The following comes from an August 11 College Fix article:
Religious colleges in California are safe from state regulation of their religious practices, for now.
Following heavy opposition from a broad coalition of Christian, Jewish and Muslim college leaders, as well as legal scholars and others across the ideological spectrum, a state senator has promised to pull the most objectionable provision from his college antidiscrimination bill.
Democrat Ricardo Lara told the Los Angeles Times Wednesday he will amend SB 1146 to remove a provision that would open California religious colleges to litigation if they enforce lifestyle expectations that disfavor LGBT students, such as a prohibition on same-sex intimacy.
Transgender students could have sued if their colleges kept them out of housing, bathrooms or locker rooms reserved for the other biological sex. Married homosexual couples could have sued if schools kept them out of married student housing.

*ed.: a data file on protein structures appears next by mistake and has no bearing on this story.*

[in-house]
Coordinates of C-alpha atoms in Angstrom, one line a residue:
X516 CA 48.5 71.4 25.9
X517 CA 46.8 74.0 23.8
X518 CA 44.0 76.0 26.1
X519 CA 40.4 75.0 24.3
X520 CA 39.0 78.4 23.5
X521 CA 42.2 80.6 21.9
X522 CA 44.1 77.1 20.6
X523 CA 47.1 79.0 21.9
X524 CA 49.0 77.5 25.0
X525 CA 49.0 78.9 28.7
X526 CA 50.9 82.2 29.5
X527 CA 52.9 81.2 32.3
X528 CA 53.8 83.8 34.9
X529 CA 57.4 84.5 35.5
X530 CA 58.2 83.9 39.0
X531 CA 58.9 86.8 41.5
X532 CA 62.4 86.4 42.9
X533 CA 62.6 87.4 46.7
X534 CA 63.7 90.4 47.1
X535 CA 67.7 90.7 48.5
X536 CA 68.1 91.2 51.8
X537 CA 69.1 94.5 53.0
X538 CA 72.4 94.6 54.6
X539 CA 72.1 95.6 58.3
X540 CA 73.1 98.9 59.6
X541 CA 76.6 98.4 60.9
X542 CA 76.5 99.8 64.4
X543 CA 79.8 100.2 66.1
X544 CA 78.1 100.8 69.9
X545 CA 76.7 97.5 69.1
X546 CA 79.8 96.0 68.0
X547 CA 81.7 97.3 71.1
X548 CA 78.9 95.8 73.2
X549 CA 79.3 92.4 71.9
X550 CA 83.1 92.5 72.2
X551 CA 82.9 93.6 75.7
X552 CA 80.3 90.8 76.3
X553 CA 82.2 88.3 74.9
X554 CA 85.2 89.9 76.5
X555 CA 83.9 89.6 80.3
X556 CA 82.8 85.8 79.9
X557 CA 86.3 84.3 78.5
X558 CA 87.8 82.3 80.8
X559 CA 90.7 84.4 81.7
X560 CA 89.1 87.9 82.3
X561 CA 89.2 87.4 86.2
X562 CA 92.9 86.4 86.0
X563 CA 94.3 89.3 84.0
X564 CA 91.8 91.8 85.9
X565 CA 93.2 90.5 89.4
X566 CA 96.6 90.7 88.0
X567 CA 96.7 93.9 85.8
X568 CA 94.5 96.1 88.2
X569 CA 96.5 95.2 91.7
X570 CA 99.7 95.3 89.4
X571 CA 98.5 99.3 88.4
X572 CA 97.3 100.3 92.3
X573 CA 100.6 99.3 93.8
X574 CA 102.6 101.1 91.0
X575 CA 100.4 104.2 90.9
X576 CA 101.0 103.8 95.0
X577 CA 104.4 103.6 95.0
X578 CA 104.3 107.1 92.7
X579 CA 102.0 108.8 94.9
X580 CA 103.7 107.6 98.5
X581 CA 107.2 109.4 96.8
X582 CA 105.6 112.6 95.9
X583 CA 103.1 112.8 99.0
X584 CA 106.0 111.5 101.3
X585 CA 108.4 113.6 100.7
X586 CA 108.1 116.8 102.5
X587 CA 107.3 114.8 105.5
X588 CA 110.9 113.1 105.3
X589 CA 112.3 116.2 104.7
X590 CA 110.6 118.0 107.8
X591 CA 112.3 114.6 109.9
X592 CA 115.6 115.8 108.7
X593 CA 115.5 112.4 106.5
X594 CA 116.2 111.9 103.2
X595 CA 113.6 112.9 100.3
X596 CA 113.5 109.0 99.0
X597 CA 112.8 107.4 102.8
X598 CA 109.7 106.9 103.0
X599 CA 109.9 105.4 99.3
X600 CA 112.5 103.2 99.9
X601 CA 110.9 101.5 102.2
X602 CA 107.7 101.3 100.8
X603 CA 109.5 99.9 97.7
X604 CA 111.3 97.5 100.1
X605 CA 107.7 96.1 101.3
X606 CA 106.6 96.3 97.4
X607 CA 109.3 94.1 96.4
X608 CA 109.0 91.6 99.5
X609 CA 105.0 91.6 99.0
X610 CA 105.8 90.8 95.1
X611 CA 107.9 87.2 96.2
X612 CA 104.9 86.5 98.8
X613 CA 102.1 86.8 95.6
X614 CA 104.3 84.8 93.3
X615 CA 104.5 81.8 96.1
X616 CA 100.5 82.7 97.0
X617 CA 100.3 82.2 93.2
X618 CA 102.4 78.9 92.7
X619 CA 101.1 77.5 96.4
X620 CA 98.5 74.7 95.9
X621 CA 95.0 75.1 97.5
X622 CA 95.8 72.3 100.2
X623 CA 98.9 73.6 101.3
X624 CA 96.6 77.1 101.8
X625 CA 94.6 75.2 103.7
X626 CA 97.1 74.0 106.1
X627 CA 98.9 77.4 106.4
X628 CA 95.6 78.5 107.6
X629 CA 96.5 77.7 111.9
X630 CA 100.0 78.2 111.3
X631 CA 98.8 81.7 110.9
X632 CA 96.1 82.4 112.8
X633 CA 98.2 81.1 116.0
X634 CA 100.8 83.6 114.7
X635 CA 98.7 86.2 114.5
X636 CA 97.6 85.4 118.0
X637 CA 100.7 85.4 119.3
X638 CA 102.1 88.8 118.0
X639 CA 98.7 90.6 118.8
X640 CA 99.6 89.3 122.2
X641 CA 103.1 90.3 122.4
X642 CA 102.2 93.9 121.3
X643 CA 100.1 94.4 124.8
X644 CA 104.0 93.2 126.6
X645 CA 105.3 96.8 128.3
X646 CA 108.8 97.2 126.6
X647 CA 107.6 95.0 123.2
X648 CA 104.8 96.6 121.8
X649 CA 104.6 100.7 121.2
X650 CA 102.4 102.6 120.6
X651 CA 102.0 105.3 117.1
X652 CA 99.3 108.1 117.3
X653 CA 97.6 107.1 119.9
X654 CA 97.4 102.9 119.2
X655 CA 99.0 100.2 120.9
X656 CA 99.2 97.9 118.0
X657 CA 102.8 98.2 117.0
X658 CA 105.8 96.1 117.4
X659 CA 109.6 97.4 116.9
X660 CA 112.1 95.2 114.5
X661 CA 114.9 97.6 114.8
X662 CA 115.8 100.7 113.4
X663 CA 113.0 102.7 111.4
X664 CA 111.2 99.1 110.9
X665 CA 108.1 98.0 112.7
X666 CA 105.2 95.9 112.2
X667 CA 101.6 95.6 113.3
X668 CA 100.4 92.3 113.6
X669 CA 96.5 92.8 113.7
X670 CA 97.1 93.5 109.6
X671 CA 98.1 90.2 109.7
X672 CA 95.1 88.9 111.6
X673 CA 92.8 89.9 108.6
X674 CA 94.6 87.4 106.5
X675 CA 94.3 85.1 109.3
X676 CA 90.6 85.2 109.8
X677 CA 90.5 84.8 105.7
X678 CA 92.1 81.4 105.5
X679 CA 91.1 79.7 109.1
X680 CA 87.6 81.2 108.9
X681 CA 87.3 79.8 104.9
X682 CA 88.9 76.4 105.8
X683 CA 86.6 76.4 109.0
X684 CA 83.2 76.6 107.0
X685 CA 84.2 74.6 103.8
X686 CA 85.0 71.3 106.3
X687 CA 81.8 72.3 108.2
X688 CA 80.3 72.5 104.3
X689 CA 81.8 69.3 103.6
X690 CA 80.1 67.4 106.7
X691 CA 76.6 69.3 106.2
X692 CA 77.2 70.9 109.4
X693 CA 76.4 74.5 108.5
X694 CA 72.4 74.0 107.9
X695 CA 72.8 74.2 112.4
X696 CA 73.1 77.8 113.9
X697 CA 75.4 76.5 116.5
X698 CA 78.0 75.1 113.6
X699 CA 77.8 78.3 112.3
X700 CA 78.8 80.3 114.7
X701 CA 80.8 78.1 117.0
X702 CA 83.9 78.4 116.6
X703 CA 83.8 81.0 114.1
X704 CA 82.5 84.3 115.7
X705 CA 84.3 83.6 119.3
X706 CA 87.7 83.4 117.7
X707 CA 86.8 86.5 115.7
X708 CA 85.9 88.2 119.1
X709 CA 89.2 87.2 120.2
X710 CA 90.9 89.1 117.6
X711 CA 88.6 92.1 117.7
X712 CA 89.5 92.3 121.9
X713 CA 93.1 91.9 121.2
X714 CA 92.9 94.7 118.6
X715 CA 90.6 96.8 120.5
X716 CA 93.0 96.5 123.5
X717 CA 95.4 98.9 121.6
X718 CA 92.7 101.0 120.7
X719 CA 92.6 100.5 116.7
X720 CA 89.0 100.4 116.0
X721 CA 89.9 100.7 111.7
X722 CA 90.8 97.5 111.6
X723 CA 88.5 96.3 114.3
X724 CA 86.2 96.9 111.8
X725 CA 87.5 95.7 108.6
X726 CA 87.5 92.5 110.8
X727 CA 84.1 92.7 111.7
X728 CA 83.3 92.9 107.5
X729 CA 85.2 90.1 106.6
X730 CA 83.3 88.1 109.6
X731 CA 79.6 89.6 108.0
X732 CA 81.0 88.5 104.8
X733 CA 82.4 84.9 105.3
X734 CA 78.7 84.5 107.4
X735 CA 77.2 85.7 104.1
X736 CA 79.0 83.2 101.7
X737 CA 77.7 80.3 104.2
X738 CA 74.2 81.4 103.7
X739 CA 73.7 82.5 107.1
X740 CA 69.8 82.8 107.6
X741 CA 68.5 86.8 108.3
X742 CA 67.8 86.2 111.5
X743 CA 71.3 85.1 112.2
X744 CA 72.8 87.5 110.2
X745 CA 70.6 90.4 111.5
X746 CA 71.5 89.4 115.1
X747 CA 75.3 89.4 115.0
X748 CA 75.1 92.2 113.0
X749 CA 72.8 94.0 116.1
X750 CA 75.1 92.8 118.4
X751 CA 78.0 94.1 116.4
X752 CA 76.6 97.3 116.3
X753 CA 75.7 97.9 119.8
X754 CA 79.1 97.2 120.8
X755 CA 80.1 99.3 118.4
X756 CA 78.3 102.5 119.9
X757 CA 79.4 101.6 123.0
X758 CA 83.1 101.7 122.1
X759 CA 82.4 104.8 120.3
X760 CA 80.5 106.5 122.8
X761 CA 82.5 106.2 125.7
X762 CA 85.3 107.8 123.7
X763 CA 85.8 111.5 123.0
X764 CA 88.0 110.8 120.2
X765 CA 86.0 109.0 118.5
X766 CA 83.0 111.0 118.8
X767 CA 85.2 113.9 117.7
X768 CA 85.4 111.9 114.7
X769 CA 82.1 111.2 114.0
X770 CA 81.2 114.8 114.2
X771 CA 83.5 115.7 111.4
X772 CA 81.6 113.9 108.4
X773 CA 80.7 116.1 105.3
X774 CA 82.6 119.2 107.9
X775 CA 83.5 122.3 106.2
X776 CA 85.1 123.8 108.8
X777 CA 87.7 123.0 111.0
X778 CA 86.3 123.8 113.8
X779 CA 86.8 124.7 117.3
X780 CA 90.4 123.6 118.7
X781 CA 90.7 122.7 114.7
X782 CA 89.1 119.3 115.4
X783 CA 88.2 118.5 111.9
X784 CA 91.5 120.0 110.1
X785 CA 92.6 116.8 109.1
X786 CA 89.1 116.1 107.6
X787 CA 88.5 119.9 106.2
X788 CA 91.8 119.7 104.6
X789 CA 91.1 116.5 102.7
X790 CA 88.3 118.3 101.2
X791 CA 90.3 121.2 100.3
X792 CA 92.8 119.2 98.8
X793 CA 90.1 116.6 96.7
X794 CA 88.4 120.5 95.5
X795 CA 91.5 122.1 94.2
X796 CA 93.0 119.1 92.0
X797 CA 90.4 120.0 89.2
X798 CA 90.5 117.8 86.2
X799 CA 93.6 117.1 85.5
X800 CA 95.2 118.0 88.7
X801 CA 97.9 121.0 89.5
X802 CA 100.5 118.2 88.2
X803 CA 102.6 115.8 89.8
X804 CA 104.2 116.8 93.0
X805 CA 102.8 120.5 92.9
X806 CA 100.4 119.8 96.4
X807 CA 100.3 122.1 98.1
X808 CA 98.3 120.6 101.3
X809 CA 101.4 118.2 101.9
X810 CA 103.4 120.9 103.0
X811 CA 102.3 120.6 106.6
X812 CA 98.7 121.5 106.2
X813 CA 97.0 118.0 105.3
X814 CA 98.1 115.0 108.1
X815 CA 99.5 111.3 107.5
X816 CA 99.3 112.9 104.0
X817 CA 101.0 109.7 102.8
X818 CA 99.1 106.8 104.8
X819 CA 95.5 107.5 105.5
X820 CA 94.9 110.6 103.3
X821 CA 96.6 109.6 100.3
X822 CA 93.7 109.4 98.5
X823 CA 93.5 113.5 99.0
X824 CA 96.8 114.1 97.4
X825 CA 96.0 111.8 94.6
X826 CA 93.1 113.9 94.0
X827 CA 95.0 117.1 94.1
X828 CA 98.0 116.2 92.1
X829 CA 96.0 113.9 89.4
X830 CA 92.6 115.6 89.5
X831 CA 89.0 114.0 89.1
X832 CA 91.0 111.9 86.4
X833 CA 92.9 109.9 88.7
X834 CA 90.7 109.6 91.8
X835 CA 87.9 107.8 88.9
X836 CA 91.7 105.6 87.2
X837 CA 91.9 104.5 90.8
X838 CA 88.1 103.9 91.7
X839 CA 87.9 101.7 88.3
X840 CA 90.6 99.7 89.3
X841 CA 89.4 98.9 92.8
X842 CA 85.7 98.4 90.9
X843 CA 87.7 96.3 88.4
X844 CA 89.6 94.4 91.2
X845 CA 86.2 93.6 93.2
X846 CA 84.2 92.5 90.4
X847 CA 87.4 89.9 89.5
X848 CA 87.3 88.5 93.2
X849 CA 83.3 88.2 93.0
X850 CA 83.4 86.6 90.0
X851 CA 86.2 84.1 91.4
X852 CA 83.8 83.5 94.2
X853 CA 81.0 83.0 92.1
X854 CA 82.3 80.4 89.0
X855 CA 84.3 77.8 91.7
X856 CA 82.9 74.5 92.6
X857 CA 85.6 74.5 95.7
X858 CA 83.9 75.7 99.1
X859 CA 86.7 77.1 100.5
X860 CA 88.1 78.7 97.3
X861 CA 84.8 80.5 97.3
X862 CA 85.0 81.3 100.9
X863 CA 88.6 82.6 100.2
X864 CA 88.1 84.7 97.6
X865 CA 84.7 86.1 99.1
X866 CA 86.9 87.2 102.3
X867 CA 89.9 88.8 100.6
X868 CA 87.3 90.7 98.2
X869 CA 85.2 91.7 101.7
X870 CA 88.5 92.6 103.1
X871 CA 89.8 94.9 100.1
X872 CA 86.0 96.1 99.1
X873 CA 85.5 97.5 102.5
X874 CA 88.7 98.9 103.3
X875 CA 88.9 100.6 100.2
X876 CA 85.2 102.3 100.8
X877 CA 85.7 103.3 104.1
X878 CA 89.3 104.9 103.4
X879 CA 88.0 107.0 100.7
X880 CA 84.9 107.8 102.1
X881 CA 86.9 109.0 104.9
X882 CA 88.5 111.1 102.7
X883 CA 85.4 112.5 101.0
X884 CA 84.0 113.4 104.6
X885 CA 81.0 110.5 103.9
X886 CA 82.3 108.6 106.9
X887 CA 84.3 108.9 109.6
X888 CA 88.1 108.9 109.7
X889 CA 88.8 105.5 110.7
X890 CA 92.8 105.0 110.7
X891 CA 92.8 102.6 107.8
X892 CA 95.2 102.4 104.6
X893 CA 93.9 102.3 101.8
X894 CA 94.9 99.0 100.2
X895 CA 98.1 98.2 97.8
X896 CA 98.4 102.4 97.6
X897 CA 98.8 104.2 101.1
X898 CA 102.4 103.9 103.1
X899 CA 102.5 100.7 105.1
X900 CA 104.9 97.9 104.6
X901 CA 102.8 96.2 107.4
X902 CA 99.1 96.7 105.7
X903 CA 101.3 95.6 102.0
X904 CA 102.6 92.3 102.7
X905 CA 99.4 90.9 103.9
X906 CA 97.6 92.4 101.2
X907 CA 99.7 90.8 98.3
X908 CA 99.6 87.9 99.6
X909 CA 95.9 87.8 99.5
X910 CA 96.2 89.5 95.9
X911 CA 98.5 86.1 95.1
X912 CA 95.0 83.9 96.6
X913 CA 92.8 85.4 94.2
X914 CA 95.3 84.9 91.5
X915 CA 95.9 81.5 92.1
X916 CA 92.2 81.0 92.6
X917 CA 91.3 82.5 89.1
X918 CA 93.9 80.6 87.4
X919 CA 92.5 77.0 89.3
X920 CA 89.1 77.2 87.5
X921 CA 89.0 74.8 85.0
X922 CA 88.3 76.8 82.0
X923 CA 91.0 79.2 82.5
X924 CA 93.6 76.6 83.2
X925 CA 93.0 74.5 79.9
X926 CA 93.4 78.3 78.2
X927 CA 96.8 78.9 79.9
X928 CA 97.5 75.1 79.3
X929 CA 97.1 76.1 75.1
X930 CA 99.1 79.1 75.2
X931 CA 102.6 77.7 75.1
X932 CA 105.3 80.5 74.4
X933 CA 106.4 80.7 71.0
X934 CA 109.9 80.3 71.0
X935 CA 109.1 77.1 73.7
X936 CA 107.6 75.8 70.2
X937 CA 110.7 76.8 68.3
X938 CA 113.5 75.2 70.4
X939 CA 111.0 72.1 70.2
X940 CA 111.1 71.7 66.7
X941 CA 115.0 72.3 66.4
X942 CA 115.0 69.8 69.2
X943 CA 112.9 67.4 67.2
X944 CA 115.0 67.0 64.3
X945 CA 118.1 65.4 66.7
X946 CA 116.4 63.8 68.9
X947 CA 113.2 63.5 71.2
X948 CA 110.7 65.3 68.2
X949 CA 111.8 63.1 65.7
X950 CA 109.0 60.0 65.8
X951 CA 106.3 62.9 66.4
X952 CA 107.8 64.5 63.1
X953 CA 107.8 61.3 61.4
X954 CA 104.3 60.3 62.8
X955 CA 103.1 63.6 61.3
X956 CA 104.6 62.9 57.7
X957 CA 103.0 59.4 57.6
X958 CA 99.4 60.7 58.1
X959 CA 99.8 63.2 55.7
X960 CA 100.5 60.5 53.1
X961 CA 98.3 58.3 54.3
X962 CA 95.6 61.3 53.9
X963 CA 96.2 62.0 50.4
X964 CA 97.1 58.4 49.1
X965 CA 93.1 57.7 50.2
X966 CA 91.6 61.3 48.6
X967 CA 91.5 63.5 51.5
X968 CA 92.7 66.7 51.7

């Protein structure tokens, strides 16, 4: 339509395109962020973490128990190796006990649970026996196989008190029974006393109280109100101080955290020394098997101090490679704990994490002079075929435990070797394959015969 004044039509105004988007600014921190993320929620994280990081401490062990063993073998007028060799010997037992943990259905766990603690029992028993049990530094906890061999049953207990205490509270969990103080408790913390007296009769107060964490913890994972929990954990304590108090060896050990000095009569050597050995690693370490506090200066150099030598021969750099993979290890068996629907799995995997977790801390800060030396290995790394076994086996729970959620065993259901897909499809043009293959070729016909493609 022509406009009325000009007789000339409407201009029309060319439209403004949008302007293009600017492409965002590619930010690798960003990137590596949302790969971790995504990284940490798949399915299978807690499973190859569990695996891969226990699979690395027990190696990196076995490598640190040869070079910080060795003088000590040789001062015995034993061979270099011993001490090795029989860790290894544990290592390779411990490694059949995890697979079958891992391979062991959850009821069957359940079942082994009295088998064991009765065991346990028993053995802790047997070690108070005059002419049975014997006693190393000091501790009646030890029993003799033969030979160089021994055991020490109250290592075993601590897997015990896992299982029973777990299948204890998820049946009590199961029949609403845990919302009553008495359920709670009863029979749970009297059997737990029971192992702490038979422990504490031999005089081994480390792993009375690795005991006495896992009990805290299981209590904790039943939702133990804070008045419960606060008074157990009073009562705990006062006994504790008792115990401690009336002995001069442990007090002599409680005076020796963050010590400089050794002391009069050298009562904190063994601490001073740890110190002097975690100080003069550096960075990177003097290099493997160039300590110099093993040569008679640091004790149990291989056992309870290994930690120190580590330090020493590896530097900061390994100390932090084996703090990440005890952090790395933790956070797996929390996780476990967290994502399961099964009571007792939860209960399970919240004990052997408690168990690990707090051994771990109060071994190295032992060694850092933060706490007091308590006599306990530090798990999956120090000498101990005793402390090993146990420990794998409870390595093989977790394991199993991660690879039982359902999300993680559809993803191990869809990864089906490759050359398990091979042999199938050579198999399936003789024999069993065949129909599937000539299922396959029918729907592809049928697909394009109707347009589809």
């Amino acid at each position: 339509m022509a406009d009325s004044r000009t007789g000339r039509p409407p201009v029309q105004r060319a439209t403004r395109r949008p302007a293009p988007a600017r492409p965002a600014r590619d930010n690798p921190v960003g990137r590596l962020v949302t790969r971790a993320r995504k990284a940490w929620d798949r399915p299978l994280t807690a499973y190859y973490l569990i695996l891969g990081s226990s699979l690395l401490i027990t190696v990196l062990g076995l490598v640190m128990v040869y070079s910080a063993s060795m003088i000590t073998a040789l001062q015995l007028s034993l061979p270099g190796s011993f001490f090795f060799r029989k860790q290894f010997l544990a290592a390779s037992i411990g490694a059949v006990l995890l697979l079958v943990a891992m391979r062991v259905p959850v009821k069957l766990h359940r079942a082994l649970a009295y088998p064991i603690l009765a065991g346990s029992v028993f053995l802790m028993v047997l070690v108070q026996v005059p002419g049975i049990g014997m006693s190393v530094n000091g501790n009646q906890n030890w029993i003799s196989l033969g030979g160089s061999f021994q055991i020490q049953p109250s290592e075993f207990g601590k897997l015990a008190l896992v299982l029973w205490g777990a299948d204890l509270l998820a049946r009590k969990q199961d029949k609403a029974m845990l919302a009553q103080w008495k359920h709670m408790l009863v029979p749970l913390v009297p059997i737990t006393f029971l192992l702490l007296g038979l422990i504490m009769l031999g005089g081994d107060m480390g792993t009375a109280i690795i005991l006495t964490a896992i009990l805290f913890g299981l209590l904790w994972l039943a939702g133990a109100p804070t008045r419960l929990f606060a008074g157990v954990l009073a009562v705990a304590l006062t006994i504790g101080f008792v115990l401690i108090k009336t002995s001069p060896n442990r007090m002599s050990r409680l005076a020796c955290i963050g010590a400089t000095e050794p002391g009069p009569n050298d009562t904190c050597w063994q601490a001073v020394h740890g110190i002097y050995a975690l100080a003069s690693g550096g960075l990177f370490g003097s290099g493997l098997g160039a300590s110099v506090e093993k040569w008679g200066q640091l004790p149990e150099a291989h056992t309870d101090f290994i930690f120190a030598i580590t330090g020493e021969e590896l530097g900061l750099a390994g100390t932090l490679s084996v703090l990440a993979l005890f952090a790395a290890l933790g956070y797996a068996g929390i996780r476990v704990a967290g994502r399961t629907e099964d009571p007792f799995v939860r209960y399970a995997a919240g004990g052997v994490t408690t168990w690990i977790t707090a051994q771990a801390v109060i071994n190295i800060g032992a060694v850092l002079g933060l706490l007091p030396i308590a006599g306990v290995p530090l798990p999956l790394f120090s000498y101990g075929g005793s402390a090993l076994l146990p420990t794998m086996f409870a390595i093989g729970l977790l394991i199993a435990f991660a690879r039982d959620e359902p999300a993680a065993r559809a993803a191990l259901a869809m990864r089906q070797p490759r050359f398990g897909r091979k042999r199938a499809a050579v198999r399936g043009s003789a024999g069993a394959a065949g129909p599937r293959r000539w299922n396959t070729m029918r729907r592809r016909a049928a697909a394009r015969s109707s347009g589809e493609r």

The “public shaming” provision will remain in the bill, however: Colleges must disclose if they have an exemption and tell the state Commission on Student Aid when they expel students for violating lifestyle expectations.
Lawyer and National Review contributor David French, whose brief flirtation with a third-party presidential run put him on the national radar, wrote that Lara’s backtracking shows what social conservatives can do when they organize.
Though college leaders are justifiably “breathing a sign of relief … the threat is hardly over,” so California Christians should spend the next several months “building coalitions and signaling that resistance next year will be even more vigorous than this year,” French said.